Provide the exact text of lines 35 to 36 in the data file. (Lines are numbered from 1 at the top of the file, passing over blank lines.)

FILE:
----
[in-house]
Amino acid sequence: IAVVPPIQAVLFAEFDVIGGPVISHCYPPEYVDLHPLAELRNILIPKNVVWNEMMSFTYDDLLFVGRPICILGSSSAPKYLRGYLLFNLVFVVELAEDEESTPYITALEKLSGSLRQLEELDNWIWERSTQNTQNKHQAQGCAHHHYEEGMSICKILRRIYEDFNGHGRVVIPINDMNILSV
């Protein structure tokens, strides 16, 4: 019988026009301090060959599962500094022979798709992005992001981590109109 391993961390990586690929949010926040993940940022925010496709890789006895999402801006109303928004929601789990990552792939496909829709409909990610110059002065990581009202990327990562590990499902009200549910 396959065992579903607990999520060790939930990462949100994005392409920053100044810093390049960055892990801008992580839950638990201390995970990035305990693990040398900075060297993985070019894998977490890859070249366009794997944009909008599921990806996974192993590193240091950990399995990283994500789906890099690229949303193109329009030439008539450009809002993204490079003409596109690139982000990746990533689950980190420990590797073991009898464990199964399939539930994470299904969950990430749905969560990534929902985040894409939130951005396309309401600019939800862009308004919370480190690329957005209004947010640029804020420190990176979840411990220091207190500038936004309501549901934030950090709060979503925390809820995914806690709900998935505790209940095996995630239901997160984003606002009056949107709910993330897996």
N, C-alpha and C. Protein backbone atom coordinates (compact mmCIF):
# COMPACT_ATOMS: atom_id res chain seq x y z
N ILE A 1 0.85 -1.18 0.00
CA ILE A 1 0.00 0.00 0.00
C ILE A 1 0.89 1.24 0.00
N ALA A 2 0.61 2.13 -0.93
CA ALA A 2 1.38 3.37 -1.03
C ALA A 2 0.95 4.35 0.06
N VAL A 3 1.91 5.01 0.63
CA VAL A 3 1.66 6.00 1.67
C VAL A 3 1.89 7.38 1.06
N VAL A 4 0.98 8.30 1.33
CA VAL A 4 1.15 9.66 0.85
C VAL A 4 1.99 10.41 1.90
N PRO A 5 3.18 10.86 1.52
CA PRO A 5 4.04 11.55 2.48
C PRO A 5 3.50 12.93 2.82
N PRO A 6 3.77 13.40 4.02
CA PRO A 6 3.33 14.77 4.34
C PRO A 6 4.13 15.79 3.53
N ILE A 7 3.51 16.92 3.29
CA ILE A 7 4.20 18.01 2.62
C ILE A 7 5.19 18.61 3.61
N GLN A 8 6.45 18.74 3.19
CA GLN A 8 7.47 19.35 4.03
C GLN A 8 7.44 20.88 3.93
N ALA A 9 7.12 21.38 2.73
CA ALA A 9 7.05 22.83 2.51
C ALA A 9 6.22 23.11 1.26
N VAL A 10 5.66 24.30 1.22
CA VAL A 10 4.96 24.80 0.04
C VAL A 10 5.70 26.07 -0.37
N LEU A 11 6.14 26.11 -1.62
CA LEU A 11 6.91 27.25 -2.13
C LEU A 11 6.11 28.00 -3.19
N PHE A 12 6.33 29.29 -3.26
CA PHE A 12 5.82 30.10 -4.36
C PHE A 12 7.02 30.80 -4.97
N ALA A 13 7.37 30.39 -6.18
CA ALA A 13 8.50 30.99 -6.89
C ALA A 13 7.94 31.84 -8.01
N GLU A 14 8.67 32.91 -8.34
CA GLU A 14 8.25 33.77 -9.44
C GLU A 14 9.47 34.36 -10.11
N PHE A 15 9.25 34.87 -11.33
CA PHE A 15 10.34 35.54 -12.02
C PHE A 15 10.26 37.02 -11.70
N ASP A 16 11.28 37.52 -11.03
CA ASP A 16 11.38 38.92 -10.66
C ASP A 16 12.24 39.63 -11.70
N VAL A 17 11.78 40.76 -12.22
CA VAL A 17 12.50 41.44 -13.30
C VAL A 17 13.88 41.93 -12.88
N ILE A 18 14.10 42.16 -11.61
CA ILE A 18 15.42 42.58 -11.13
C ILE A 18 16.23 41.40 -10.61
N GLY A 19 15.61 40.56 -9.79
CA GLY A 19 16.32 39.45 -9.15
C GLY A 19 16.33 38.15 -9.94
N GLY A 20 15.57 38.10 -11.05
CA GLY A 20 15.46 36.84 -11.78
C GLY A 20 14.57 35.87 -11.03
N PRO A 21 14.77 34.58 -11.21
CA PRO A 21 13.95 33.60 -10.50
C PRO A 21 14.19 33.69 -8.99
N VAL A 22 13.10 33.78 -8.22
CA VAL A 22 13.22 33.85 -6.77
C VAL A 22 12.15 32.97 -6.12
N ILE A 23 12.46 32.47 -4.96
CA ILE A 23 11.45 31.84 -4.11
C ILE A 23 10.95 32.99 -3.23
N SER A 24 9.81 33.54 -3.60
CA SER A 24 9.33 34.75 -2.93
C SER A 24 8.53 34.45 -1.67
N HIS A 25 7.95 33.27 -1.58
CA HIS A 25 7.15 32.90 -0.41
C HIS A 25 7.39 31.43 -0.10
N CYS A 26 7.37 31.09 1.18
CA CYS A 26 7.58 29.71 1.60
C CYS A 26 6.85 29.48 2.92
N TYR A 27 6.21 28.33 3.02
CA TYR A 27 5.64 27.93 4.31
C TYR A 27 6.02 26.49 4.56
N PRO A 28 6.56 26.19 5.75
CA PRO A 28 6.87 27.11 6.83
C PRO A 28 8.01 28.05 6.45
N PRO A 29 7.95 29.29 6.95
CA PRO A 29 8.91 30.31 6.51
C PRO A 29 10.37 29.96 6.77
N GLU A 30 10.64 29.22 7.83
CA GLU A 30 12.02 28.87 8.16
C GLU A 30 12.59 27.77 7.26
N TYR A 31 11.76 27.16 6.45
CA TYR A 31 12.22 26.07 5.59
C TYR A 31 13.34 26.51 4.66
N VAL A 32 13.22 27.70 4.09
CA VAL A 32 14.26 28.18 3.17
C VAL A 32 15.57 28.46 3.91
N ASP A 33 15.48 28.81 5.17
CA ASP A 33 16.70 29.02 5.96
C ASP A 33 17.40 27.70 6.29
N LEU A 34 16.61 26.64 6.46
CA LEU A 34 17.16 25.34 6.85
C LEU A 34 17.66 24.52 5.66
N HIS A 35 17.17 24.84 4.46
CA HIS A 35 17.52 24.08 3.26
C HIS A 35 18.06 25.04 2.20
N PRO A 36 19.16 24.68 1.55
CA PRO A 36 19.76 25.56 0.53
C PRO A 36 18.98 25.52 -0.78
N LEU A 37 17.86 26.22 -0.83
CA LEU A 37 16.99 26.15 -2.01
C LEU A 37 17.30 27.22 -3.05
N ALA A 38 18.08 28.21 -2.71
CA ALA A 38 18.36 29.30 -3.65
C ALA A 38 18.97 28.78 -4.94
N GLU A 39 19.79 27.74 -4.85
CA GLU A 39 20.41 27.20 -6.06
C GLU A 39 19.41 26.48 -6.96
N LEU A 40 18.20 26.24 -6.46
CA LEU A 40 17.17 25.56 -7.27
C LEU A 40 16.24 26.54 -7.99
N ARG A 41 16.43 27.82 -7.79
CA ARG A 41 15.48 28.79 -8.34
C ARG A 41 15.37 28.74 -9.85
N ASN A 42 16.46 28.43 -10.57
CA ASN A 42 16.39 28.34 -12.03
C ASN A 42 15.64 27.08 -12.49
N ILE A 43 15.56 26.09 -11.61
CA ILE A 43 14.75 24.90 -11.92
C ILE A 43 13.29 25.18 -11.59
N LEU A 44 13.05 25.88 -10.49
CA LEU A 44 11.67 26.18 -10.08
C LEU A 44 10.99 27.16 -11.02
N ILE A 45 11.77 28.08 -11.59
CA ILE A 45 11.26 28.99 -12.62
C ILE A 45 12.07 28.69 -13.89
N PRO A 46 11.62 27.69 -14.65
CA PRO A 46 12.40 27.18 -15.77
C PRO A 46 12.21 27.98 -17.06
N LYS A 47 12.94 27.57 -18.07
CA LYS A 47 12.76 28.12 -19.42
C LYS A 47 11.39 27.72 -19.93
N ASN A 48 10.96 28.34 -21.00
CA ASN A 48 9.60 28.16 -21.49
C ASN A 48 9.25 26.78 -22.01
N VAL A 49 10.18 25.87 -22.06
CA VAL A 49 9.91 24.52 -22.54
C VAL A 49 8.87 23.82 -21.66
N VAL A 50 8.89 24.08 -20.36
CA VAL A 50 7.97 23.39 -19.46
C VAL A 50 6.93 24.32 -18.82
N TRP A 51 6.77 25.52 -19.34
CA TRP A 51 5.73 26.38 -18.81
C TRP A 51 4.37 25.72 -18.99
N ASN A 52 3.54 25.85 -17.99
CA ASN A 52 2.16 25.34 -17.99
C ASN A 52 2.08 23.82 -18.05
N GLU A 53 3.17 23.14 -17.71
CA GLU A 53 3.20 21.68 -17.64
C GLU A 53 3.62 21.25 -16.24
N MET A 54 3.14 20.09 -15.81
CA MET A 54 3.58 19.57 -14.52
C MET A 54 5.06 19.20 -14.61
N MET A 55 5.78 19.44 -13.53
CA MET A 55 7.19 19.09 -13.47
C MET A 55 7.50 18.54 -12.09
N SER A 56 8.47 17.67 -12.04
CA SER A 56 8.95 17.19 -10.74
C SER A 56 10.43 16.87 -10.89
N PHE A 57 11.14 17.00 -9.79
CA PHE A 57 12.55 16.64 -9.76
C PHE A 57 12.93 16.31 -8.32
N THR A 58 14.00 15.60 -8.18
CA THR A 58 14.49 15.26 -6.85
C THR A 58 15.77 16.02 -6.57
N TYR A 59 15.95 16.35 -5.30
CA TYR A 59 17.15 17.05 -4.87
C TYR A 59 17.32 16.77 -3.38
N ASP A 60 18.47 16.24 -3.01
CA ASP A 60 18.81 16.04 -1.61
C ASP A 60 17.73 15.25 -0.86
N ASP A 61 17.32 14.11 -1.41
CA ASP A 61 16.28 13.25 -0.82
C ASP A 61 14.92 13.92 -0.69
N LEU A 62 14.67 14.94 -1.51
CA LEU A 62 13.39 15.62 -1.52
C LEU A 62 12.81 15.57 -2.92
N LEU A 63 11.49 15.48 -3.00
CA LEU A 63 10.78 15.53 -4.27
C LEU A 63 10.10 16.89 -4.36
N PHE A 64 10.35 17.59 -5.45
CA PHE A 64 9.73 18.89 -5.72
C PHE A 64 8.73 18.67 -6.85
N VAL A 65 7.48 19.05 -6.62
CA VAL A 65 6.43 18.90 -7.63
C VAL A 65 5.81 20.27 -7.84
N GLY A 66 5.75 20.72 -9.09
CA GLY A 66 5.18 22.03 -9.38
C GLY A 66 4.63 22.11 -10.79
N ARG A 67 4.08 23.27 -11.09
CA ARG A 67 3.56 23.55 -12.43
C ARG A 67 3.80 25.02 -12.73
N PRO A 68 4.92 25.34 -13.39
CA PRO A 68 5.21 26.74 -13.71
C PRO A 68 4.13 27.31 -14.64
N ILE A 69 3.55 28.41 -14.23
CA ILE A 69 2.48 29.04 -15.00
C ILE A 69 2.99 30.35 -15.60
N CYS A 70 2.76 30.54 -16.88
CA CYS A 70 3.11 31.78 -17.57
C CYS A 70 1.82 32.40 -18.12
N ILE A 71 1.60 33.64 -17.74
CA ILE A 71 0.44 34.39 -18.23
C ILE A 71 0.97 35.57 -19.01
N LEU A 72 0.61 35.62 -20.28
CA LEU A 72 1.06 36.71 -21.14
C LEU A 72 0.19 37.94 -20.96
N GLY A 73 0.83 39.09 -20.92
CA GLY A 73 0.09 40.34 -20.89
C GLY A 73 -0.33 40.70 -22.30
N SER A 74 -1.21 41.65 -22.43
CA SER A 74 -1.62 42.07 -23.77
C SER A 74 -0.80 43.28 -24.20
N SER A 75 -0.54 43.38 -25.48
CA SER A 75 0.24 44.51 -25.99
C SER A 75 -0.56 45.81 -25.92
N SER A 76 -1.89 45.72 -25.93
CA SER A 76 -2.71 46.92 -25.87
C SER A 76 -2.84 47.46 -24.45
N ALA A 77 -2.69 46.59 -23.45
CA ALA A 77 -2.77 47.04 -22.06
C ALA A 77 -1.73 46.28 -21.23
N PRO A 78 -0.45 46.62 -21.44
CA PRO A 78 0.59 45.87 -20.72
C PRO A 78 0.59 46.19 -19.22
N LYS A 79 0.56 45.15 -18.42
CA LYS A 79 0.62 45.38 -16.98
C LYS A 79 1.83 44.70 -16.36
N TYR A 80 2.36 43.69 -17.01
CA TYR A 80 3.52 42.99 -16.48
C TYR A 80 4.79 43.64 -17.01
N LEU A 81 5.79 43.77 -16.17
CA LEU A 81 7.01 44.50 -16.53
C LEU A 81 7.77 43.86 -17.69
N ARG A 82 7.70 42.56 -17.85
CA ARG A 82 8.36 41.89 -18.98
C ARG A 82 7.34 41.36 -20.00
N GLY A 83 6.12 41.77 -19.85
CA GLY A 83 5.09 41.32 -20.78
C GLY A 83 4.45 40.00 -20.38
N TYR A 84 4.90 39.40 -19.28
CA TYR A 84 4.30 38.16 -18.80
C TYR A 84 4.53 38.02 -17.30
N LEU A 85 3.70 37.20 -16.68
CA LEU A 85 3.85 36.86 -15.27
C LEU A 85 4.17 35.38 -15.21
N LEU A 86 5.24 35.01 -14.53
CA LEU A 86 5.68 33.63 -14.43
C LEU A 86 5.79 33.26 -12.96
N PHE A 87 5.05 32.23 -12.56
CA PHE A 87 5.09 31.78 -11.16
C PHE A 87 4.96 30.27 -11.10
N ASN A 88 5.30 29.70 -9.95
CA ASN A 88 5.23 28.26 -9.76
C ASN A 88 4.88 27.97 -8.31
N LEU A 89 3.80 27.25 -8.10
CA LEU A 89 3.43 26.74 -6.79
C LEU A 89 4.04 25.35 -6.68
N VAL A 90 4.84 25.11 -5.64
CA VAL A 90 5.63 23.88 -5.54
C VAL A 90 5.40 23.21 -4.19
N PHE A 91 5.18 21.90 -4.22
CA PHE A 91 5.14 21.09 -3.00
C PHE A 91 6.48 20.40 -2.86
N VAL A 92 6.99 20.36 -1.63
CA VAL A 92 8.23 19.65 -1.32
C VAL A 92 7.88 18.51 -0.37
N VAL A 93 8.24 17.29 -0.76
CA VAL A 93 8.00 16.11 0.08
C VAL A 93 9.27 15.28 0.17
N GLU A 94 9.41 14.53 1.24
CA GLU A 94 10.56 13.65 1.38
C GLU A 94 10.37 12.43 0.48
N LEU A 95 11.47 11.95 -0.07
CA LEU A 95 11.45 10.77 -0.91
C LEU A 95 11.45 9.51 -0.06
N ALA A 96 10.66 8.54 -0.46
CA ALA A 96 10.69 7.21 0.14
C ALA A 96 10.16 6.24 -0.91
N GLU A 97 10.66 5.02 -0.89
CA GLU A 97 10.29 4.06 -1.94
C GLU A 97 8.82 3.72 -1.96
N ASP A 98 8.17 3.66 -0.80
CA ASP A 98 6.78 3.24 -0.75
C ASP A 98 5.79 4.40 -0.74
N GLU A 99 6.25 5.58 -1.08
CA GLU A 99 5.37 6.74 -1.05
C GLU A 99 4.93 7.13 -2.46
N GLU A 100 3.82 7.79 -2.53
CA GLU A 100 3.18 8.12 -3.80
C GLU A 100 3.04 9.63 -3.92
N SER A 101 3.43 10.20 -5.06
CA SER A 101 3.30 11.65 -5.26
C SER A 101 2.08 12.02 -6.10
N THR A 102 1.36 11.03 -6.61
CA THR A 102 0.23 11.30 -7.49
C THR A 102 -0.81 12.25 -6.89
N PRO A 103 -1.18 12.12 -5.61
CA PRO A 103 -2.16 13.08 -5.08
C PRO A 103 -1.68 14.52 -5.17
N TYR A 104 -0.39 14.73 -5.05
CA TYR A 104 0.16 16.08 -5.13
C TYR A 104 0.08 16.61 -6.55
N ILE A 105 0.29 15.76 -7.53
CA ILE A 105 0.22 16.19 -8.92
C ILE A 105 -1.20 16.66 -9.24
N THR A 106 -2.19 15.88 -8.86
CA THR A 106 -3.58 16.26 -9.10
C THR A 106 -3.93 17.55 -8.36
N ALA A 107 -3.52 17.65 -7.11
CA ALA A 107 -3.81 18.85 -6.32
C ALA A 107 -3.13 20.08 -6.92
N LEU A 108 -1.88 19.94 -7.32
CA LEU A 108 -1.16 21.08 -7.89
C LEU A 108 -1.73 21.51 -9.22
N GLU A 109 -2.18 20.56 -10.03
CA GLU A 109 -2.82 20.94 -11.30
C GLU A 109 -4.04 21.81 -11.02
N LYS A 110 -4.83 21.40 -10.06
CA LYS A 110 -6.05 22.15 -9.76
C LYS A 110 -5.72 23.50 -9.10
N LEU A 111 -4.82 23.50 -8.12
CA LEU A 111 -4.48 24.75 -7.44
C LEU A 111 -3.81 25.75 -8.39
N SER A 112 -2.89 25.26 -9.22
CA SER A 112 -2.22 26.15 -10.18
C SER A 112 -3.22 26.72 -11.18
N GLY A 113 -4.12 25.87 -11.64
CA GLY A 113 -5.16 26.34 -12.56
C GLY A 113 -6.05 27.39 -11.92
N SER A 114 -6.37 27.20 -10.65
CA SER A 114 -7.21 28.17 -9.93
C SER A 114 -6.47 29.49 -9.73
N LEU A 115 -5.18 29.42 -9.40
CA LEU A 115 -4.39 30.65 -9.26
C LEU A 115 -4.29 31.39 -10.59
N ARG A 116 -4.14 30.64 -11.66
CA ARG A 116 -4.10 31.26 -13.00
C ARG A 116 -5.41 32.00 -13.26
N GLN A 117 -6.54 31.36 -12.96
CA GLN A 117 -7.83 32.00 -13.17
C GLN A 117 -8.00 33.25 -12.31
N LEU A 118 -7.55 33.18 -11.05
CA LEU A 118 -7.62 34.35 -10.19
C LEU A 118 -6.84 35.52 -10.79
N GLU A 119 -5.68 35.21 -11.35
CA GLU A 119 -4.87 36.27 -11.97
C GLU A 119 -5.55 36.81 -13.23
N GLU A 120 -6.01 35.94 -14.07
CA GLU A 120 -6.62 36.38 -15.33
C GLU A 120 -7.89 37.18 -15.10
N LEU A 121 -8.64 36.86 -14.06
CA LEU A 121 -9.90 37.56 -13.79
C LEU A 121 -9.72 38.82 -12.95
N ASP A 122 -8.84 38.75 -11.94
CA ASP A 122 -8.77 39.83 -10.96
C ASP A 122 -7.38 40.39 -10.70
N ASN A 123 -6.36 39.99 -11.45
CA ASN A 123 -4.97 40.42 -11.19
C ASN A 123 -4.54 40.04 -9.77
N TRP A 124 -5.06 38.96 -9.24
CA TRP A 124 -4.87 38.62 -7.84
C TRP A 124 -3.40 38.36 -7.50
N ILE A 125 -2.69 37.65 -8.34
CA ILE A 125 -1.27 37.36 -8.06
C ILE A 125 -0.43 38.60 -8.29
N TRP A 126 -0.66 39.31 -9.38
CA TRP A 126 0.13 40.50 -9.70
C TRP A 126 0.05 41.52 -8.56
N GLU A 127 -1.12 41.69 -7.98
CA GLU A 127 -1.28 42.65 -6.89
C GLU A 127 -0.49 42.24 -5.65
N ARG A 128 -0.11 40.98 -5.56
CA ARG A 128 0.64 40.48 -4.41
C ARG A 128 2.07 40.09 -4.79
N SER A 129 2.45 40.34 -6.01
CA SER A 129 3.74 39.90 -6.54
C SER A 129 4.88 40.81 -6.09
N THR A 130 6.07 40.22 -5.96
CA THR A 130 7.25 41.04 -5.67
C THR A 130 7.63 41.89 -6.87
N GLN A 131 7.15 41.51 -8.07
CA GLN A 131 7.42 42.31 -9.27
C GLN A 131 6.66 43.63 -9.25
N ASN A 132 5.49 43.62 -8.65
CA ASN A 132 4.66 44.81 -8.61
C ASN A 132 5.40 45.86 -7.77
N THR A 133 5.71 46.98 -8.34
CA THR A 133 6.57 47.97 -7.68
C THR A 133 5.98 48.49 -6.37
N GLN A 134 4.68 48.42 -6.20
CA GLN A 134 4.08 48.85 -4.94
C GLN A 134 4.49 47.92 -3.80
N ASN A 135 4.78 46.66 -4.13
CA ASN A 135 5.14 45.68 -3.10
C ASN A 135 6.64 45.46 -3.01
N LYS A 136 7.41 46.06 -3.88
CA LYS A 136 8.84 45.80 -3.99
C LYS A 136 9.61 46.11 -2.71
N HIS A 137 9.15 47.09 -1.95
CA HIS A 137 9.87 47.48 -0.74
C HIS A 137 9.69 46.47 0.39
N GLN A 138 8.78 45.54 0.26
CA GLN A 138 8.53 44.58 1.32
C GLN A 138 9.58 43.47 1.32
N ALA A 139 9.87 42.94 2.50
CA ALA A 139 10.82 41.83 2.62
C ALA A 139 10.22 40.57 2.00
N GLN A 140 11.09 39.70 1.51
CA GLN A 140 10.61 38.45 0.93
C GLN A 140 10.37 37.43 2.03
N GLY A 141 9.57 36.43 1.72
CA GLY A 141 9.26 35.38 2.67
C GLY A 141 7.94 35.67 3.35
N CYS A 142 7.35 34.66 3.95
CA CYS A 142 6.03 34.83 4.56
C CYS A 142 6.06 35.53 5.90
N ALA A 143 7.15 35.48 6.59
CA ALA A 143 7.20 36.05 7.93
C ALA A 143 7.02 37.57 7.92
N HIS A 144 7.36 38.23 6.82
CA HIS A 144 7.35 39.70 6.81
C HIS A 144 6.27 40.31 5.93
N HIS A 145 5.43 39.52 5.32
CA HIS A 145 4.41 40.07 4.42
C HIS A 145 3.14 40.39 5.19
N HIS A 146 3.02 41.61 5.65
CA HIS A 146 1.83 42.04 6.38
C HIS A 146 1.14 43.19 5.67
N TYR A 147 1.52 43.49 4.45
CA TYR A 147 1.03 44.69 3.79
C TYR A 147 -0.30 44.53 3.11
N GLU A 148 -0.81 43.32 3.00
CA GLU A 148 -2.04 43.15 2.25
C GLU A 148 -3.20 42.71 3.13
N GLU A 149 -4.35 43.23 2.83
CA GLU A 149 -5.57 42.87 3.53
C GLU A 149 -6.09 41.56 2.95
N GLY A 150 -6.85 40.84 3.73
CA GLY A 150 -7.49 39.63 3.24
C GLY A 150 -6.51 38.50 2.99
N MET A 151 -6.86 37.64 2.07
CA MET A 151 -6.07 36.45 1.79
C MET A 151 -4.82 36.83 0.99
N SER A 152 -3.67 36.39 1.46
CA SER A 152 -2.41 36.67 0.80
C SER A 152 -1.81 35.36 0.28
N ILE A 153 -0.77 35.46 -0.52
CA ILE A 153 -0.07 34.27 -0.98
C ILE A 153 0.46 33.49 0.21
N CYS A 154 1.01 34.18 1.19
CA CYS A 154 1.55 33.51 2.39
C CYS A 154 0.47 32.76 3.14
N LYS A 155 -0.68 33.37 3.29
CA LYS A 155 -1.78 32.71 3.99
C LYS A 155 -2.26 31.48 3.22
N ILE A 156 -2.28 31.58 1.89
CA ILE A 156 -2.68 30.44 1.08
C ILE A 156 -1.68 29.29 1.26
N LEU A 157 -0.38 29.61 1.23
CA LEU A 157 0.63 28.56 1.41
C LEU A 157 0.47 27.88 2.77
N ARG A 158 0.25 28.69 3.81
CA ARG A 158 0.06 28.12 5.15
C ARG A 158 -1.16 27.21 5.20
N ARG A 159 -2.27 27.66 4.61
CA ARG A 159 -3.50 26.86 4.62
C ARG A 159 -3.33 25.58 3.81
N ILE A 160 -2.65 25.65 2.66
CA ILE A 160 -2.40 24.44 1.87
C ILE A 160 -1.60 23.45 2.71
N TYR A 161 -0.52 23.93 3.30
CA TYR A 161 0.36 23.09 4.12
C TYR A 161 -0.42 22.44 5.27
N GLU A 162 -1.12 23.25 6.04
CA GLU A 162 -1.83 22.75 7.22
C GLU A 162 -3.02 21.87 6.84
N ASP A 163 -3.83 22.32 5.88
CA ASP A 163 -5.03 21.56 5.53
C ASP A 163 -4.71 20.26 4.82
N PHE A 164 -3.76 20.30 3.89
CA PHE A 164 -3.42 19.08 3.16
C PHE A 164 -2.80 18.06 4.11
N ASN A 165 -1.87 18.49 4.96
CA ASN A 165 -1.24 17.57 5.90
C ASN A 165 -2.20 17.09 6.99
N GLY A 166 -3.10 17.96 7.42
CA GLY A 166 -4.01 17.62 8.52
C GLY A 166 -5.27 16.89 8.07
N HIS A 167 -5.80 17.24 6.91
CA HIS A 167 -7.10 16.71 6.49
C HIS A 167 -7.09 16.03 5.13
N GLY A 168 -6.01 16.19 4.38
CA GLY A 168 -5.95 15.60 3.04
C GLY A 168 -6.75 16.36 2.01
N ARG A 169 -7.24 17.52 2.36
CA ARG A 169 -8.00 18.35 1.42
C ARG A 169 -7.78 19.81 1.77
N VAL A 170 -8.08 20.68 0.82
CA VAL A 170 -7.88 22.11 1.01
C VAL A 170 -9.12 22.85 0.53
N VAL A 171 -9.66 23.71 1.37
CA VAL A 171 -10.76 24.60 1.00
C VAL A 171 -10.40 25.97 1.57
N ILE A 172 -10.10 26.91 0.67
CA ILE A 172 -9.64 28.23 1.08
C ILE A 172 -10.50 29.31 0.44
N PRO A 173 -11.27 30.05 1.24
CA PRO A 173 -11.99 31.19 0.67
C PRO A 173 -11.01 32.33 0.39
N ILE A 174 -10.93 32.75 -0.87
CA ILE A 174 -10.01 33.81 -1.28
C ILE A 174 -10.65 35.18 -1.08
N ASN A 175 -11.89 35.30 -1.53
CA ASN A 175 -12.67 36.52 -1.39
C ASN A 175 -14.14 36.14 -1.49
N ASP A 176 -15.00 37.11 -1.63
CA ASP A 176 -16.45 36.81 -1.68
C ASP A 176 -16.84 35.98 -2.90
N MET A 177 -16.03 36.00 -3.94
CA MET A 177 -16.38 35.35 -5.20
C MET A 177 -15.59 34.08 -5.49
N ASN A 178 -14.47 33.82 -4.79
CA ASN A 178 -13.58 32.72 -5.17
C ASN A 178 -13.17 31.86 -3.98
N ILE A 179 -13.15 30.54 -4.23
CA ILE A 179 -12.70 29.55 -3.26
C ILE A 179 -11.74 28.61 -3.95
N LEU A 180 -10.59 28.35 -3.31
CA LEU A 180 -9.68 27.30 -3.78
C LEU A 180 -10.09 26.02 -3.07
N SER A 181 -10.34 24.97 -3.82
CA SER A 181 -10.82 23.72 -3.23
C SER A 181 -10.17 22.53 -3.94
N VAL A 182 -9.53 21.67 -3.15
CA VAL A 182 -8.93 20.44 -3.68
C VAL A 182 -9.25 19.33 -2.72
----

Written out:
C VAL A 10 5.70 26.07 -0.37
N LEU A 11 6.14 26.11 -1.62